TCP Timestamps

HowTo Disable TCP Timestamps on CentOS

By default tcp-timestamps are enabled on CentOS. See the hping command page for an example on how to test and see if it's exposed. Unless you have already disabled them, they most likely it will be.

This option is controlled with sysctl, and you can also read the current value in the /proc filesystem. If either of the following commands shows a value of 1, then timestamps are exposed, a 0 would indicate that they are already disabled.

cat /proc/sys/net/ipv4/tcp_timestamps 


sysctl -a | grep "net.ipv4.tcp_timestamps"
net.ipv4.tcp_timestamps = 1

Disable TCP Timestamps

You can disable tcp timestamps by just echoing a value of 0 at the /proc filesystem path.

echo "0" > /proc/sys/net/ipv4/tcp_timestamps

This will leave things disabled until the system reboots, or sysctl reloads the conf file located at /etc/sysctl.conf.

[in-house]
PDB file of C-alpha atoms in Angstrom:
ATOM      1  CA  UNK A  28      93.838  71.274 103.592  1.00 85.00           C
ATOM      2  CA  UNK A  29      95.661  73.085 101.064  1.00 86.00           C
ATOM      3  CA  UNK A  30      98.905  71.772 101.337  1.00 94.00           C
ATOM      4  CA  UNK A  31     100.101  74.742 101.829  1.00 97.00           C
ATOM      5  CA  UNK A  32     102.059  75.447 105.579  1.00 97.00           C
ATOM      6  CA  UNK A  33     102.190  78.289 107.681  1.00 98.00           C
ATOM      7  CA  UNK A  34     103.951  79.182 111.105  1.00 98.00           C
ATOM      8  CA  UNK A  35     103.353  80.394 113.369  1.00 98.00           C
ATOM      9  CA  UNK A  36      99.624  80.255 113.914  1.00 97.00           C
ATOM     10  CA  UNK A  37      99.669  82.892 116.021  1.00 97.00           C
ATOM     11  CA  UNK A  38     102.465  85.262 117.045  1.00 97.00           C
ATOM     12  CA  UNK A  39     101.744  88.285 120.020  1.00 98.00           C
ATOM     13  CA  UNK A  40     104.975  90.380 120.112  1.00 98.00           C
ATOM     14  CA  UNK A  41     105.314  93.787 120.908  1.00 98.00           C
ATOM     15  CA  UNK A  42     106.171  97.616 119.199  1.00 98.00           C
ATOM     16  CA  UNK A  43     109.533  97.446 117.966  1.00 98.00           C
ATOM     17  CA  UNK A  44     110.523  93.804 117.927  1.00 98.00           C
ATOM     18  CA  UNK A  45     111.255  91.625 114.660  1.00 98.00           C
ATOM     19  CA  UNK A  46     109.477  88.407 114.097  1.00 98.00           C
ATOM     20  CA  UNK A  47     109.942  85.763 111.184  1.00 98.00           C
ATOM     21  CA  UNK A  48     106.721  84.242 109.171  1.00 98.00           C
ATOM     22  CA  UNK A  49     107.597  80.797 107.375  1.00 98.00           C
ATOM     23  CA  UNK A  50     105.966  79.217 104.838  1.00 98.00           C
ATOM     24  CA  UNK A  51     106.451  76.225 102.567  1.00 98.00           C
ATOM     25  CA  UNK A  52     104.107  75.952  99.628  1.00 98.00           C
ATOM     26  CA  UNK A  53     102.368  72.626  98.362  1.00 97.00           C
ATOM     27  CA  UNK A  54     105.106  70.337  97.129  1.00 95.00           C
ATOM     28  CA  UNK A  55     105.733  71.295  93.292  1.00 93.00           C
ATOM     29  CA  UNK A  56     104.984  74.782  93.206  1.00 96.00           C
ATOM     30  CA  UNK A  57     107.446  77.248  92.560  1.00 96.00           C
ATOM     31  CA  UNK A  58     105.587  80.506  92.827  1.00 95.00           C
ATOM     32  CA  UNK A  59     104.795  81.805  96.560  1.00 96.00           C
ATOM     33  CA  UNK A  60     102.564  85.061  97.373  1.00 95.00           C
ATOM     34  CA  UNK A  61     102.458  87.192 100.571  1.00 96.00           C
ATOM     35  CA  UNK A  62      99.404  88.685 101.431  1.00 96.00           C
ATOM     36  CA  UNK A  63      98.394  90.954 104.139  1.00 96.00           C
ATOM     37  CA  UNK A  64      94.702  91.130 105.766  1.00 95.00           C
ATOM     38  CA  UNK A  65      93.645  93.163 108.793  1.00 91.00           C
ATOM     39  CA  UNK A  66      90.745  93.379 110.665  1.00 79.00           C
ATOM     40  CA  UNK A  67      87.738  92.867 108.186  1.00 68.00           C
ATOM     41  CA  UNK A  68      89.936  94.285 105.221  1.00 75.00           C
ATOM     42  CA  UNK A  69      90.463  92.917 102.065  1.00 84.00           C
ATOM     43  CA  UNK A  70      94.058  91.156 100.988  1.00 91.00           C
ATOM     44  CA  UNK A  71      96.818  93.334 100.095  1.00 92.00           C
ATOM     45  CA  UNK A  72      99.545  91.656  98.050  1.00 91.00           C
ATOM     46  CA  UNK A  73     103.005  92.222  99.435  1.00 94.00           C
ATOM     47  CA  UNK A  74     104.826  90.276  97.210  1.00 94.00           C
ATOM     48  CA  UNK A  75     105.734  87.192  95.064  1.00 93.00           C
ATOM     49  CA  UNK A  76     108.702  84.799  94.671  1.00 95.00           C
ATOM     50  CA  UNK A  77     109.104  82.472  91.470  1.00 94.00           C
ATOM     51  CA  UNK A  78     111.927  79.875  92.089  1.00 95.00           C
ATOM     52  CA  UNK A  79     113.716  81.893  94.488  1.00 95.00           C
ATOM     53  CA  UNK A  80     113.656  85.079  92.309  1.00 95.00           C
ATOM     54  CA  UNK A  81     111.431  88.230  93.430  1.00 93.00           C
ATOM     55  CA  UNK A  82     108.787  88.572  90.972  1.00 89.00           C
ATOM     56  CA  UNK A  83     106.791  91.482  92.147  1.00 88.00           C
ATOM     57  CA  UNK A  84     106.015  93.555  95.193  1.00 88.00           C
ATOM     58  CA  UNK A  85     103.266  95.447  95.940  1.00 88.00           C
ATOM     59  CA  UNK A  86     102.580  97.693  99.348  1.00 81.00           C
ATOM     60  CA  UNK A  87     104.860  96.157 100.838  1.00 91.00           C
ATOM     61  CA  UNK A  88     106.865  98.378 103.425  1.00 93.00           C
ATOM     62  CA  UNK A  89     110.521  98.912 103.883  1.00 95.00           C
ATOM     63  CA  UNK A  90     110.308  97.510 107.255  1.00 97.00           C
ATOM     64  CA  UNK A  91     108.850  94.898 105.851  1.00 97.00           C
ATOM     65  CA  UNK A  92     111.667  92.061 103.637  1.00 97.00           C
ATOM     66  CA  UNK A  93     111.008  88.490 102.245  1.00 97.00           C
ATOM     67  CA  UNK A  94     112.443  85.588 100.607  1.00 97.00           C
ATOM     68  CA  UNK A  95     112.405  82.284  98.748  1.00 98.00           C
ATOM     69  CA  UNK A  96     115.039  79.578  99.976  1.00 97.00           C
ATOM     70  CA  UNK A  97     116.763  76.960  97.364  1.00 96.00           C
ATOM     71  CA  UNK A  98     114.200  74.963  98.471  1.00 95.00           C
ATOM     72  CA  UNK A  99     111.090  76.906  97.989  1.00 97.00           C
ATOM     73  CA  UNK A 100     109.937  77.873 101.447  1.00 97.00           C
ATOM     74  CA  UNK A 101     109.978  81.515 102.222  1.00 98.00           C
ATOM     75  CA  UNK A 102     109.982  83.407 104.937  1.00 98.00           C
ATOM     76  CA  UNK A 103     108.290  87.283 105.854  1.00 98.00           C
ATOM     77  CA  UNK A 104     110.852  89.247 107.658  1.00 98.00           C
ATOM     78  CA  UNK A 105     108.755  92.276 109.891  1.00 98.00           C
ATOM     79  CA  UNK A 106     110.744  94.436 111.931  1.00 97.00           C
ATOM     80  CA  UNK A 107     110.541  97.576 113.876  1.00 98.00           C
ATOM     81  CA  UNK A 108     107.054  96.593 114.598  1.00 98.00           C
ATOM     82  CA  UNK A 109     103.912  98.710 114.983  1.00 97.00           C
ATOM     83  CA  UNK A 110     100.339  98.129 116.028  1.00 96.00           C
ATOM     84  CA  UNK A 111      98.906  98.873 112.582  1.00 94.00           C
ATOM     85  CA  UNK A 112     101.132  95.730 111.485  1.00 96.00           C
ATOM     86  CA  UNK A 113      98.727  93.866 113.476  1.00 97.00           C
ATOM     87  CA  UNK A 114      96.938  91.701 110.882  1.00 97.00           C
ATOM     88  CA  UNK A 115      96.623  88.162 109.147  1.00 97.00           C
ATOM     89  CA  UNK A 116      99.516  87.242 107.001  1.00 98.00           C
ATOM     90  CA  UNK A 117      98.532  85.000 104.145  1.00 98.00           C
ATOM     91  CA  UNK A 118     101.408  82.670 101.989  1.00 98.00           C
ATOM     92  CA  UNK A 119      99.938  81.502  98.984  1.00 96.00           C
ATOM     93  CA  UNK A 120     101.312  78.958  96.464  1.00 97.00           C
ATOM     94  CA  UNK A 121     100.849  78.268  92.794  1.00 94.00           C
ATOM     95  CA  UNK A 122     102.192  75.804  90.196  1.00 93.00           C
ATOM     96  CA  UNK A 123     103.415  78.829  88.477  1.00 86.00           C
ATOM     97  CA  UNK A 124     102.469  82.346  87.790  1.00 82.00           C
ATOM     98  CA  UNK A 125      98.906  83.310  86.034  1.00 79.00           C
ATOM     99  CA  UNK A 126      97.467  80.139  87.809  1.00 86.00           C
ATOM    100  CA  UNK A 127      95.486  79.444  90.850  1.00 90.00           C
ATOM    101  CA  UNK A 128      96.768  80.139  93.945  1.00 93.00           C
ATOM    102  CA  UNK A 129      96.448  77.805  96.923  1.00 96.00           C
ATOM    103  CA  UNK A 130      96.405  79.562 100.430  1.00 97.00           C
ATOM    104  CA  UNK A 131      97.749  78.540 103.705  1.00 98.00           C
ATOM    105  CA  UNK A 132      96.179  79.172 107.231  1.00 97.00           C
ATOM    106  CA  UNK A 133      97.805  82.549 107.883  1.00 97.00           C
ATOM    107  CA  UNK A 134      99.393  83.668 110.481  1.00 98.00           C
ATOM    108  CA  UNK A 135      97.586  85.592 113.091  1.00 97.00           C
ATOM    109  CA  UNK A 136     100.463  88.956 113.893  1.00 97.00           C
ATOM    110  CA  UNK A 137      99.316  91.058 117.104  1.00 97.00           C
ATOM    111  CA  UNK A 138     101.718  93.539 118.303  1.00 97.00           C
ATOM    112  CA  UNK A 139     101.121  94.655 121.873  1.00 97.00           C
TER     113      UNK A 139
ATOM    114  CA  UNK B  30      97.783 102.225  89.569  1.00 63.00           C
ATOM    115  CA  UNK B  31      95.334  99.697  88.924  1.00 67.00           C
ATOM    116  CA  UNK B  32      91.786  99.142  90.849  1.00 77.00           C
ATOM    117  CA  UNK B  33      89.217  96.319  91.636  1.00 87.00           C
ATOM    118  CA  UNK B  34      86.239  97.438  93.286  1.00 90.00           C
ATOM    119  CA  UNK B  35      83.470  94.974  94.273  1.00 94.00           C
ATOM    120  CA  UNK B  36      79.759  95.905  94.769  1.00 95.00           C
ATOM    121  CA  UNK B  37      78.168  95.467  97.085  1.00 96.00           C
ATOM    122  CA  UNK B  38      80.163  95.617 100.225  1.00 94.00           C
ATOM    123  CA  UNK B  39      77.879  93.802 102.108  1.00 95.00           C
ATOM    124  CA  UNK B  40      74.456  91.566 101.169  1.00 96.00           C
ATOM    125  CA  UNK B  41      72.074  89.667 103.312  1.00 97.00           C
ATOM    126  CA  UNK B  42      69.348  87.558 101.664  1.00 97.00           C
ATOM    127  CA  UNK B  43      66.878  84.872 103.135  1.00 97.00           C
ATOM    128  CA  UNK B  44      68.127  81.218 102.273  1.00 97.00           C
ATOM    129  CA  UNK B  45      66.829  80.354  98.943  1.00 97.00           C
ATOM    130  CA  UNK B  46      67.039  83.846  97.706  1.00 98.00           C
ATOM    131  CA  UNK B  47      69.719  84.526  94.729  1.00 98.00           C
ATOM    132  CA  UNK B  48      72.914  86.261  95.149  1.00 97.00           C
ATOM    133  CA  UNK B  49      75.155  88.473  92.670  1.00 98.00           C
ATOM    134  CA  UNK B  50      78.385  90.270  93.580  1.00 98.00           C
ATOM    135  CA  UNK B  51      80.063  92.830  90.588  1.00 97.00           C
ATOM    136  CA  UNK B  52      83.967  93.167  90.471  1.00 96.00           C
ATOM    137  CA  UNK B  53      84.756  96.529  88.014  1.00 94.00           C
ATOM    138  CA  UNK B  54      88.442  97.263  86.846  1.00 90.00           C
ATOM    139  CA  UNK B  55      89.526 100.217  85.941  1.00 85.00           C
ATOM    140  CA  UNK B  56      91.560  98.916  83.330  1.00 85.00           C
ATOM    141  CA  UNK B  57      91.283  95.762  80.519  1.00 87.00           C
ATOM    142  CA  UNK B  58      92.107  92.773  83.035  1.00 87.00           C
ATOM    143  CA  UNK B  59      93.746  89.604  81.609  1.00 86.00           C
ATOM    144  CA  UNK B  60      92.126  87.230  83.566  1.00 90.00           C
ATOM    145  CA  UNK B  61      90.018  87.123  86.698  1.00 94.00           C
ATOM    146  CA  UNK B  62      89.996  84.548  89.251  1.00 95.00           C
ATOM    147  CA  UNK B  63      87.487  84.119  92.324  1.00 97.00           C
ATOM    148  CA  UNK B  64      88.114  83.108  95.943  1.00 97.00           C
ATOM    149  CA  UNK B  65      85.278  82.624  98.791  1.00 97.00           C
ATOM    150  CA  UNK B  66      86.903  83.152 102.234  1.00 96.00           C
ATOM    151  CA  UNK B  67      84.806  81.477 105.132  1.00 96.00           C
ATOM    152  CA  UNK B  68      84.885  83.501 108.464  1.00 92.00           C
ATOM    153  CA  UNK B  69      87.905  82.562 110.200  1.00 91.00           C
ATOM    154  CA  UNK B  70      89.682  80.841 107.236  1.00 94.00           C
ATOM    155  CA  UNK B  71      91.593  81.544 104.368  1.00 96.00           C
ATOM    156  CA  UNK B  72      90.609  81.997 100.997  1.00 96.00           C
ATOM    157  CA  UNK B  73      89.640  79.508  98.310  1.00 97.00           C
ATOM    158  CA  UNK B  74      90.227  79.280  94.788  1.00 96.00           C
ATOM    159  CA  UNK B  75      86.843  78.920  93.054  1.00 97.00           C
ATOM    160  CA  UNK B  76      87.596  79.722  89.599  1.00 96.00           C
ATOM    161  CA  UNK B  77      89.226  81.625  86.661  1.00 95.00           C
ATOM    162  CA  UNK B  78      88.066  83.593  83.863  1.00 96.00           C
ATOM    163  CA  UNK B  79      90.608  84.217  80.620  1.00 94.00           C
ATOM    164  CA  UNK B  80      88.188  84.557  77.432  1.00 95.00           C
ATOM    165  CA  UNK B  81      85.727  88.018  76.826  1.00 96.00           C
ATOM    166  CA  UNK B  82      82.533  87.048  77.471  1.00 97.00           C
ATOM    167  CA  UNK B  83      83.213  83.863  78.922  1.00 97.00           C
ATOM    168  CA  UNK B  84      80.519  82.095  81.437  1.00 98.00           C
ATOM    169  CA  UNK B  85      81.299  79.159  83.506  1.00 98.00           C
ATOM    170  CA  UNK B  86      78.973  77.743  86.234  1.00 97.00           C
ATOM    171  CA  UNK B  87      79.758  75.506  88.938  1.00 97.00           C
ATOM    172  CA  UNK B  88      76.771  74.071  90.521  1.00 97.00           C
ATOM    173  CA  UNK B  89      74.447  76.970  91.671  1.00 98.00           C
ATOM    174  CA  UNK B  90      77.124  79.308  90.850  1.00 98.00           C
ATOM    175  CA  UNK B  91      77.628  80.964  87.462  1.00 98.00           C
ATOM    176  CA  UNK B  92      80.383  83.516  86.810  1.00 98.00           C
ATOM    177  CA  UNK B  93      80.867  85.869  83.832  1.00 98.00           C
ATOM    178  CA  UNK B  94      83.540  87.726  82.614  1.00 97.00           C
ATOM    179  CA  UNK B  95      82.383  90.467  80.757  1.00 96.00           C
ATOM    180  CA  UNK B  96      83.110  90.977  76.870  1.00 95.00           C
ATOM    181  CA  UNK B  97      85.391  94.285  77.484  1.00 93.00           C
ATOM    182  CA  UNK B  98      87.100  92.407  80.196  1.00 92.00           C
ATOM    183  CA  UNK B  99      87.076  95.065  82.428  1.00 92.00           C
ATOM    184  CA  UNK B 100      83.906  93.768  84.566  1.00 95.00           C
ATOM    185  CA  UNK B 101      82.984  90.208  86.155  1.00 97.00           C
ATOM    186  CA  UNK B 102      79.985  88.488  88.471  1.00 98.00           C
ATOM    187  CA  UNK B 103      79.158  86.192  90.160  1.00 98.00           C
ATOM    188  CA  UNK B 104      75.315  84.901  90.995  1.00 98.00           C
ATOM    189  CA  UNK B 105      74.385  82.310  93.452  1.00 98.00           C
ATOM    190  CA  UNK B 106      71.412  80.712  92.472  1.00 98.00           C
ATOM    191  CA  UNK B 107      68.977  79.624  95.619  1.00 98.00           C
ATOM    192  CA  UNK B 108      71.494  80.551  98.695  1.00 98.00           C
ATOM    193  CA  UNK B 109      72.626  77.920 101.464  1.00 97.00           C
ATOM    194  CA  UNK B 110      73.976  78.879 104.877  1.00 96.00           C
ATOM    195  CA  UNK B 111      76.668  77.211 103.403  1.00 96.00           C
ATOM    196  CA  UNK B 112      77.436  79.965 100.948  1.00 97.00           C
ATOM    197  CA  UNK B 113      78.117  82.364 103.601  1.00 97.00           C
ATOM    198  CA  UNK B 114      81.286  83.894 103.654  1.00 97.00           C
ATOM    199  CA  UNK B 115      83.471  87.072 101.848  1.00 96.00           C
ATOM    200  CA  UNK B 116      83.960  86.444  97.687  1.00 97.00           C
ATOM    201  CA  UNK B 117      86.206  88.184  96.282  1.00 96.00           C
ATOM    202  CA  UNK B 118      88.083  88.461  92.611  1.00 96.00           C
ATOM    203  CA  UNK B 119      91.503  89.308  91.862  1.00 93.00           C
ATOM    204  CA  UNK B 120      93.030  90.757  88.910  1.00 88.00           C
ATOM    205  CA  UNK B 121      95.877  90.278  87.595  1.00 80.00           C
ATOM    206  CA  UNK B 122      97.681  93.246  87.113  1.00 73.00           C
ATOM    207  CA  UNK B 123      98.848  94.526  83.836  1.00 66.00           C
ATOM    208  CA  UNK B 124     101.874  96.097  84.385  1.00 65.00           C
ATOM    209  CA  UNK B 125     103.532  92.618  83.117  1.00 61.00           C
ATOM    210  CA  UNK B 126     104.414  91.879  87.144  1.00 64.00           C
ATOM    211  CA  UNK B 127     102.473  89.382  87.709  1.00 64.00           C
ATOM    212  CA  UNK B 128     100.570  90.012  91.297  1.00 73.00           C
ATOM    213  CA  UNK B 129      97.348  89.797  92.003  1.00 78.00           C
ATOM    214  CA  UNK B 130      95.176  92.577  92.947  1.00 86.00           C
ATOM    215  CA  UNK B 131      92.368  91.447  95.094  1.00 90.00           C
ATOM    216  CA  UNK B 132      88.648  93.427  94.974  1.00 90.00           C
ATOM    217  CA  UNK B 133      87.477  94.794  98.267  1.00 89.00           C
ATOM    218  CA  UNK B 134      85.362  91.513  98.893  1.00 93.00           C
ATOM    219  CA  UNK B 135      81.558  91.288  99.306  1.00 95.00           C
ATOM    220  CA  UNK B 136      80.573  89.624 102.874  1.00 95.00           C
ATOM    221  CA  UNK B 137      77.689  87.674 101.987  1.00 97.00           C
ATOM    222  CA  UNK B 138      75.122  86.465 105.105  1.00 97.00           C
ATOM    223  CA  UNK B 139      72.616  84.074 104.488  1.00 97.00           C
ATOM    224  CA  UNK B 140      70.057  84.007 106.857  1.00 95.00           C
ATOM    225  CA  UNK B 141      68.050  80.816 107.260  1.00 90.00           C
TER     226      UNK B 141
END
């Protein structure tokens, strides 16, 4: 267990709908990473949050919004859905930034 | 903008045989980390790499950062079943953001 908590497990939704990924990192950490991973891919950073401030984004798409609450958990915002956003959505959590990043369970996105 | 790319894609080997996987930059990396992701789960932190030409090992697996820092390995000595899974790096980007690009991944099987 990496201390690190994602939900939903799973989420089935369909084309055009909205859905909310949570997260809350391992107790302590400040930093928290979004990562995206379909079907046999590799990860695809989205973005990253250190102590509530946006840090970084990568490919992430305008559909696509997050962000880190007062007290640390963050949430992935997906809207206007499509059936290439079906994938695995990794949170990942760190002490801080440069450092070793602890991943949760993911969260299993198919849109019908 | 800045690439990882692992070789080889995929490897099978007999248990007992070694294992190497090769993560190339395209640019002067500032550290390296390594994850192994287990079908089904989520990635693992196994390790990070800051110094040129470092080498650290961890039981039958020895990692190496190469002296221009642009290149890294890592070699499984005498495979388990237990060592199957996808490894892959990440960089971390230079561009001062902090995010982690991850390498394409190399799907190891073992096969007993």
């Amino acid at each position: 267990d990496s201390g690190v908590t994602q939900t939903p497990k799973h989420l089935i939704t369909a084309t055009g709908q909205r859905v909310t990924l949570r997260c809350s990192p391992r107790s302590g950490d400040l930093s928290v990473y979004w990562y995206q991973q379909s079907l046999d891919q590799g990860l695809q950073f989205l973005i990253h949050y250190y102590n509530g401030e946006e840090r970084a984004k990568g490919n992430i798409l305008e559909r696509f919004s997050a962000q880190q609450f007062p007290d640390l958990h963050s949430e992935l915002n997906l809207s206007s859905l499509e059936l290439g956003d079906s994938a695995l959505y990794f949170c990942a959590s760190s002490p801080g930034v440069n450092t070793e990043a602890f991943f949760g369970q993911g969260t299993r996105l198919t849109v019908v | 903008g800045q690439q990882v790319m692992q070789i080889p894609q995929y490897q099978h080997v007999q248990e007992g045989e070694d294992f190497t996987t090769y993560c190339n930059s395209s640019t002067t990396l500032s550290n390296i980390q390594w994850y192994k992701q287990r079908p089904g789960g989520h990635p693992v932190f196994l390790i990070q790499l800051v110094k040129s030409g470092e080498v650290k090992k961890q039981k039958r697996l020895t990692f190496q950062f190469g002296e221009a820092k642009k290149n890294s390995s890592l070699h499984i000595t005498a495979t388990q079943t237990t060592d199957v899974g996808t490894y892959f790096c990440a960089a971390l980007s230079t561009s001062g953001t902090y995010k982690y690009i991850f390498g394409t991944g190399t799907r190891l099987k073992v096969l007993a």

Disable TCP Timestamps and Persist the Change

Edit /etc/sysctl.conf, and replace net.ipv4.tcp_timestamps = 1 to a value of 0.

vi /etc/sysctl.conf


net.ipv4.tcp_timestamps = 0


net.ipv4.tcp_timestamps = 1

Once updated, run sysctl witha  -p flag to load the file. Now when the system reboots, it will keep the setting.

Disable in a Saltstack State File

Saltstack configuration management provides a nice way of dealing with sysctl variables. Add the following to one of your state files to persist this change across your infrastructure via configuration management.

  - value: 0